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Lazy Eye / Amblyopia

Lazy Eye or Amblyopia is one of the most common pediatric eye conditions. It usually is first diagnosed in children under 7 years old and is the leading cause of vision impairment in children.

What is Lazy Eye / Amblyopia?

Lazy eye (amblyopia) is reduced vision in one eye caused by abnormal visual development early in life. The weaker — or lazy — eye may wander either inward or outward. In rare cases lazy eye affects both eyes. The eye with poorer vision can usually be corrected with glasses or contact lenses, or patching therapy. Early diagnosis and treatment can help prevent long-term problems and untreated, lazy eye can cause permanent vision loss.

Amblyopia Symptoms

Signs and symptoms of lazy eye include:

  • An eye that wanders inward or outward
  • Eyes that appear to not work together
  • Poor depth perception
  • Squinting or shutting an eye
  • Head tilting
  • Abnormal results of vision screening tests

Sometimes lazy eye in a child is not evident without an eye exam, but if you notice his or her eye wandering after the first few weeks or months of life it is advisable to schedule an appointment with an eye doctor. A complete eye exam is recommended between ages 3 and 5 but given that Amblyopia is often hereditary, parents with a family history of crossed eyes should arrange for an eye exam earlier.

Lazy Eye Causes

Lazy eye occurs in young, developing eyes when the nerve pathways between a thin layer of tissue (retina) at the back of the eye and the brain fail to develop properly. When a weaker eye receives fewer visual signals, the ability for eyes to work together decreases, the brain suppresses input from the weaker eye and vision loss occurs.
Anything that blurs a child’s vision or causes the eyes to cross or turn out can result in lazy eye. Common causes of the condition include:

  • Muscle Imbalance (strabismus amblyopia). The most common cause of lazy eye is an imbalance in the muscles that position the eyes. This imbalance can cause the eyes to cross in or turn out and prevents them from working together.
  • Difference in Refraction (refractive amblyopia). A significant difference between the prescriptions in each eye — often due to farsightedness but sometimes to nearsightedness or an uneven surface curve of the eye (astigmatism) — can result in lazy eye.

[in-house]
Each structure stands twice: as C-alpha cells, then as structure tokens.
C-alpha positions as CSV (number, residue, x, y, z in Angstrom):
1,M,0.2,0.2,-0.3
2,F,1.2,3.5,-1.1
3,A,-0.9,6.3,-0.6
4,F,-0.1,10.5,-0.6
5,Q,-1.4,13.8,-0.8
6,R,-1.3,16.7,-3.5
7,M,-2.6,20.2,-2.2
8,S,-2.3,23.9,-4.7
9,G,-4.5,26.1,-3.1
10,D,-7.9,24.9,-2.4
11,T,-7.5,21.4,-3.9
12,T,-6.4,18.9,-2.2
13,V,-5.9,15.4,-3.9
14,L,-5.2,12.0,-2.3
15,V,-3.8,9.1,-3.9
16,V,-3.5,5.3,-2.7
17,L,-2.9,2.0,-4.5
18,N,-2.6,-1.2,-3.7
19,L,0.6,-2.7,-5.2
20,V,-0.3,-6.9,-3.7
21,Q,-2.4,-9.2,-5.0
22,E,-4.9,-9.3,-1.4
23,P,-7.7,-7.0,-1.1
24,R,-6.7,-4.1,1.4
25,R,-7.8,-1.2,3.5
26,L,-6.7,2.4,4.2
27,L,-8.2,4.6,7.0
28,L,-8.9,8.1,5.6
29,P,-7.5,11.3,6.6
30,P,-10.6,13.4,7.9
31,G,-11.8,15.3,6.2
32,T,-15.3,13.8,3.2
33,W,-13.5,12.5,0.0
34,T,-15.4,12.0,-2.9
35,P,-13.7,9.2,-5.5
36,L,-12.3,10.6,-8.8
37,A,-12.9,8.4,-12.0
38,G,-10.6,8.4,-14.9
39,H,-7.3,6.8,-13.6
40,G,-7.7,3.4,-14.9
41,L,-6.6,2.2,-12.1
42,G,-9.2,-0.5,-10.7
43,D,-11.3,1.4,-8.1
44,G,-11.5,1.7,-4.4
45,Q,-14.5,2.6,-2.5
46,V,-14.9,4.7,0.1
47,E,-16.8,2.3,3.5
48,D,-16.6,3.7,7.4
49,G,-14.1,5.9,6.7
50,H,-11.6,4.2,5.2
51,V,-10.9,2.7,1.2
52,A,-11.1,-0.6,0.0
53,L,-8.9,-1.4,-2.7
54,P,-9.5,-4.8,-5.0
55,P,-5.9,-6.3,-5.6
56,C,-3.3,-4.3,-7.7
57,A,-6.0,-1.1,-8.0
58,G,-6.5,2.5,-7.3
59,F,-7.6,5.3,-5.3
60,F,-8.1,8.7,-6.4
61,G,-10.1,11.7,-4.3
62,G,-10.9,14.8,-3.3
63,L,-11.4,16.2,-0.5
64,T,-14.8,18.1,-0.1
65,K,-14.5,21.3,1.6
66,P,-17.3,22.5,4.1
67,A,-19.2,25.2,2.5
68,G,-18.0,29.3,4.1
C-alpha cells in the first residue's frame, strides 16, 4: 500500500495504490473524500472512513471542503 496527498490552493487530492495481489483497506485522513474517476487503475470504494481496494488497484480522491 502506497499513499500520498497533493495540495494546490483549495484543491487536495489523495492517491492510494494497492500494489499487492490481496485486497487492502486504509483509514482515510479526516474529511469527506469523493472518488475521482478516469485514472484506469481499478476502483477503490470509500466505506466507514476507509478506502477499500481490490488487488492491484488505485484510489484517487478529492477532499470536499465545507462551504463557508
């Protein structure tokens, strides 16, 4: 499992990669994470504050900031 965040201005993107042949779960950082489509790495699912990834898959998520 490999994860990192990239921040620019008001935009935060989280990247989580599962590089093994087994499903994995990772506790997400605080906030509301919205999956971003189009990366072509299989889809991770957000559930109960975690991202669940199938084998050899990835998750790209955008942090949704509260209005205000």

• Combination. In some children lazy eye is caused by a combination of strabismus and refractive problems.
  • Deprivation (Deprivation amblyopia) This is the most severe type of amblyopia and is a problem with one eye — such as droopy eye lids or a cloudy area in the lens (cataract) — can cause vision loss. This requires urgent treatment to prevent permanent vision loss.

Risk factors
Factors associated with an increased risk of lazy eye include:

  • Premature birth
  • Small size at birth
  • Family history of lazy eye
  • Developmental disabilities

Amblyopia Diagnosis

Amblyopia is usually detected and diagnosed during an infant’s first eye exam. See American Optometric recommendations for exams for children.

Lazy Eye Treatment

Once diagnosed it is important to start treatment for lazy eye without delay in childhood while the interaction between the eye and the brain are still forming. Treatment is most effective before age 7 but children can respond to treatment up until 17.
Treatment options depend on the cause of lazy eye and on how much the condition is affecting your child’s vision. The following treatment options exist:

  • Corrective eyewear. Glasses or contact lenses can correct problems such as nearsightedness, farsightedness or astigmatism that result in lazy eye.
  • Eye patches. A patch is placed over the stronger eye for 2-6 hours per day to stimulate the weaker eye.
  • Bangerter filter. Works in the same way as patching therapy, A special filter is placed on the eyeglass that blurs the stronger eye.
  • Eyedrops. A medication that blurs vision in the stronger eye to strengthen the weaker eye. The medication is called atropine.
  • Surgery. In the case of Deprivation Amblyopia, surgery may be necessary to correct droopy eyelids or cataracts.

For most children with lazy eye, proper treatment improves vision within weeks to months. Treatment might last from six months to two years.

Lazy Eye/Amblyopia Summary

Lazy Eye occurs in 2-4% of children and is usually detected in younger children at their first eye exam. Treatment is effective and can restore vision correctly in a relatively short period of time. Early diagnosis is critical for treatment and cure. Vision Source Insight Eyecare in Sandy Springs, GA are experienced in the detection and treatment of Lazy Eye.